Elizabeth is not a factual movie. For example, the Spanish ambassador at the time was De Feria and not De Quadra. However, I think that the movie is an accurate portrayal of the character of Elizabeth. She was a strong woman, but as likely to make mistakes because of her youth and relative inexperience with statecraft. The movie captures this perfectly and her character is brought brilliantly to light by Cate Blanchett, who was robbed of the 1998 Oscar. Geoffrey Rush and Richard Attneborough bring a seasoned hand to the production and Joseph Fiennes and James Frain offer new talents in the English acting world. I also enjoyed the use of music especially the anachronistic use of Elgar and Mozart, mainly because I think that the pieces are a perfect fit. This isn't a movie for everyone, but if you love history, intrigue, romance, or just good movie this is an excellent choice.
Amadeus is my favorite movie of all time. I spent much time deliberating this after my dad declared that "The Fellowship of the Ring" was his favorite movie of all time. I love this movie because I love music more than anything, except for books. The music in this film is the most magnificent ever written and if "The Marriage of Figaro" doesn't make you cry than another piece surely will. The acting is simply phenomenal. Tom Hulce is amazing as Mozart and every other performance he does is shaped by this one. I even love the laugh. Still, the best performance is F. Murray Abraham's with his ability to go from madness to utter lucidity in one line. The costumes are amazing and some day if I can I want to design my house like the apartment of the Mozarts. A perfect story, even with the historical inaccuracies, and my pick for the best movie ever made!
Tottoko Hamutaro (2000)
Chicka Chicka, Remember I'm a Ham!!!!
The fact that I watched this show in the first place is enough to show how anime deprived I am. After months and months of only DBZ on Toonami, the Cartoon Network got this show. The concept is easy to understand hamsters who meet during the day while their owners are wherever. The concept also shows that this is not a show that will likely attract "Cowboy Be Bop" fans. However despite my original misgivings, I find the show to be absolutely charming. It's more like American cartoons than most anime and doesn't have the rough fighting that is the hallmark of most anime series at least those that make it dubdom in the US. The show will be well liked by little kids though I forsee that hamsters will be one popular Christmas present this year for Hamtaro viewers. I also like that several of the best voice actors found in anime are voicing this show such as Brad Swaile and Ted Cole. Anyone under the age of 8 should love this show and anime fans should enjoy seeing a different style of anime,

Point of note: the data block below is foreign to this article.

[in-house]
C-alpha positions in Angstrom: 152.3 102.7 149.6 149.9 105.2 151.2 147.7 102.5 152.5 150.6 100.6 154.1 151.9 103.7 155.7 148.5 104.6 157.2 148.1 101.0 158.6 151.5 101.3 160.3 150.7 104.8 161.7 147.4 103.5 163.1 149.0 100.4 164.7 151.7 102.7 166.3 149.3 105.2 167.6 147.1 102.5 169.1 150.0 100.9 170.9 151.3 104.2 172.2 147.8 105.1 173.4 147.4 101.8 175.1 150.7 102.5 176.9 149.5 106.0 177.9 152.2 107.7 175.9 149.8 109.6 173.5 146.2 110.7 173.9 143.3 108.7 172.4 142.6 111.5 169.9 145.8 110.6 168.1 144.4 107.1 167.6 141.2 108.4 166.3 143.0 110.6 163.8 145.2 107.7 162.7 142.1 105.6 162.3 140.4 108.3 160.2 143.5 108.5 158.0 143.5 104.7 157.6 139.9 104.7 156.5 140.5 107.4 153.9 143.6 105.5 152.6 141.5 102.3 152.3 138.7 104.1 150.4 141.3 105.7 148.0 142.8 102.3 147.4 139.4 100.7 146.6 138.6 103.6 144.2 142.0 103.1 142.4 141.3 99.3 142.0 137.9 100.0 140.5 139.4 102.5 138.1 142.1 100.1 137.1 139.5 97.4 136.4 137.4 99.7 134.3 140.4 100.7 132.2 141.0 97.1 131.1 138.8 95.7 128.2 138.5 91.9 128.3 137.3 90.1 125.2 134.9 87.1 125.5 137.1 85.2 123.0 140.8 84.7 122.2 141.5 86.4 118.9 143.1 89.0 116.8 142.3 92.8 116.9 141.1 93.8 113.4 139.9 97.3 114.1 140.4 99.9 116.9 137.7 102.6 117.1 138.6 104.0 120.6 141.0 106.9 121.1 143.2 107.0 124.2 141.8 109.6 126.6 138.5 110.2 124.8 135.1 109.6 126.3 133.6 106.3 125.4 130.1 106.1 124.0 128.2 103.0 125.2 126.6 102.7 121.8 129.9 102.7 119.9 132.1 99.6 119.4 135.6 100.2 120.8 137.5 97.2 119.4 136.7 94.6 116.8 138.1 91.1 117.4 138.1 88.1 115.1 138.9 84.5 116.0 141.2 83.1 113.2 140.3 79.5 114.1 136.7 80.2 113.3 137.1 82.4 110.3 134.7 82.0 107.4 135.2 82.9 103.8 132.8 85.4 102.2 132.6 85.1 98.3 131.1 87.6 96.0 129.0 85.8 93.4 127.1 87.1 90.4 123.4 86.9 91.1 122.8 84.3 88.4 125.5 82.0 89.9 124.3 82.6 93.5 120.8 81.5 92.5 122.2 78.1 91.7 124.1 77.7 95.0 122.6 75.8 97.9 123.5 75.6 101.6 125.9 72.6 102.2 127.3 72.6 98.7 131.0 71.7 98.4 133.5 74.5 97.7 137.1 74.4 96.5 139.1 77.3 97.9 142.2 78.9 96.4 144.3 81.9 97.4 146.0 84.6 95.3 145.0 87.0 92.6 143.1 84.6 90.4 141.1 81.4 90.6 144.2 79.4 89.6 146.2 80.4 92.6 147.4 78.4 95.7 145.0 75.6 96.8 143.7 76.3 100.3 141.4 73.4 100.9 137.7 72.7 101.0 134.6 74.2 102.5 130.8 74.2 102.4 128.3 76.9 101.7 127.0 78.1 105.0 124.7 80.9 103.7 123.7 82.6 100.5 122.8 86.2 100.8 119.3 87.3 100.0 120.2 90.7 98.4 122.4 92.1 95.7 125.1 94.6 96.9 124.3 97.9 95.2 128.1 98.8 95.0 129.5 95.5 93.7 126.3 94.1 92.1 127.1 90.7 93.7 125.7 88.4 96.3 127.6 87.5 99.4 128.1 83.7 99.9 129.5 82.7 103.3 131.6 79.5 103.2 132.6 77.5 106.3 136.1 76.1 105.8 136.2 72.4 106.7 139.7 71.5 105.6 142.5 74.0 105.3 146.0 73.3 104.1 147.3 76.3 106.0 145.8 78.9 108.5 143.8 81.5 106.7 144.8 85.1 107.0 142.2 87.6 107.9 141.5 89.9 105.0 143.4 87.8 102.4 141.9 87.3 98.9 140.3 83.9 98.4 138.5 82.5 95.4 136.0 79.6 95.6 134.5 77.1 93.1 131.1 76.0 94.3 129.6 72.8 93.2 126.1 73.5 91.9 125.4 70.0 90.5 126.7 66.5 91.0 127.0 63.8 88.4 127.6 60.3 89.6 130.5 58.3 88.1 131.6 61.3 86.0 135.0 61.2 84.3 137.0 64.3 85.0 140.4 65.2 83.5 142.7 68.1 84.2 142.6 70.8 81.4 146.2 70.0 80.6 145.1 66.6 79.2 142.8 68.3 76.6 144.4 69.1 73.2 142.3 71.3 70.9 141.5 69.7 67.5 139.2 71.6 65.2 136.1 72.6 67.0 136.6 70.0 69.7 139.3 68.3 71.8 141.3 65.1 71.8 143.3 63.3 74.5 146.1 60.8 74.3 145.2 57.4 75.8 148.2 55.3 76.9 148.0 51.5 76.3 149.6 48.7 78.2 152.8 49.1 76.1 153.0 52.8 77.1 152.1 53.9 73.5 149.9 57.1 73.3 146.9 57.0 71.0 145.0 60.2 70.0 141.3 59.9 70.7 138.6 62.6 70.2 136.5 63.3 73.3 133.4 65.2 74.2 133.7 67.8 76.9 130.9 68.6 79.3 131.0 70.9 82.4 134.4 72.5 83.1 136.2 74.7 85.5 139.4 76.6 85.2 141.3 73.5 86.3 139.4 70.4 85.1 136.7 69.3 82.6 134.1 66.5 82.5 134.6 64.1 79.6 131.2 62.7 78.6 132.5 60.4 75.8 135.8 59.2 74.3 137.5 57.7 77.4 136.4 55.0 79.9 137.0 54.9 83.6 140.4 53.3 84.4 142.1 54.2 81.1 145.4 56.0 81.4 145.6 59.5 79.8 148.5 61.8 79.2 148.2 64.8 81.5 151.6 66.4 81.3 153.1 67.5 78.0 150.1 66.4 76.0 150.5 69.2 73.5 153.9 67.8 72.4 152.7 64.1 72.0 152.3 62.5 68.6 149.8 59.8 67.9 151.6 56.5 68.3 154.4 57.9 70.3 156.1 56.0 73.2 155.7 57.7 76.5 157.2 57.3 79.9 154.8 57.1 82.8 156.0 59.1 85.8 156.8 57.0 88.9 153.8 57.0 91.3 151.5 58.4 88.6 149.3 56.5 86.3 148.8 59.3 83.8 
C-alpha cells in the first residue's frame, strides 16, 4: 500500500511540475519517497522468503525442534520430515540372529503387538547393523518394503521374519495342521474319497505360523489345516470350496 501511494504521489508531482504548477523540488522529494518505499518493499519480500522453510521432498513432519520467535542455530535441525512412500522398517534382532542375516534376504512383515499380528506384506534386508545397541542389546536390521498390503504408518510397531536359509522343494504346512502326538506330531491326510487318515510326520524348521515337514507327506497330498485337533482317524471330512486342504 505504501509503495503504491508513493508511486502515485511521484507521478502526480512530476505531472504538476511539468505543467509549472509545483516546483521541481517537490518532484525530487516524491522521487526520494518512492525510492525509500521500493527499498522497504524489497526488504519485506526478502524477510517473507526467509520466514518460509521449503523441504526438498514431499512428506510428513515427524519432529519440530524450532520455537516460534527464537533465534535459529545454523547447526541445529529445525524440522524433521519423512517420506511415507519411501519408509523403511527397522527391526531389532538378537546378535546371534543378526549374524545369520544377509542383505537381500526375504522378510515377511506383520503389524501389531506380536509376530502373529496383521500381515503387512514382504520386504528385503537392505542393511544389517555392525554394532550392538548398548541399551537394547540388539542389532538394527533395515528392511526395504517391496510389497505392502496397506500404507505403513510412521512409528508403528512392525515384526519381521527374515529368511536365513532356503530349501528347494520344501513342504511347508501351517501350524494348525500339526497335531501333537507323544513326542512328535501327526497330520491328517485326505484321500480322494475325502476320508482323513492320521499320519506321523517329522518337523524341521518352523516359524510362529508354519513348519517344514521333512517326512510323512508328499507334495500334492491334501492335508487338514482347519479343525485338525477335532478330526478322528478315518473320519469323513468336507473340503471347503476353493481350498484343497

From Hell (2001)
Where exactly would you catalogue this?
I've always had an interest in Jack the Ripper, mostly because the fact that he was never caught could allow my imagination to make all sorts of assumptions. So, I looked forward to seeing this movie. I wasn't very much disappointed. It offered a truly horrible theory on not only who Jack the Ripper was, but why he was murdering the "unfortunates." The historical inconsistencies don't hurt the movie much. If you want the historical truth than go and watch a documentary on Jack the Ripper. The acting is spotty in the cases of Heather Graham and Johnny Depp as are their accents. The rest of the cast is better. I did find Jason Flemyng's character quite a contrast to the others that I've seen him play and if anyone who has watched "Confessions of an Ugly Stepsister" will find Mark Dexter's character quite a change. However, the look and feel of the film is superb! The dark and shadowy corners make one feel that Jack the Ripper could be anywhere. I also liked the look because it portrayed a side of Victorian life that is often overlooked! All in all a good film if you want a creepy night of fun.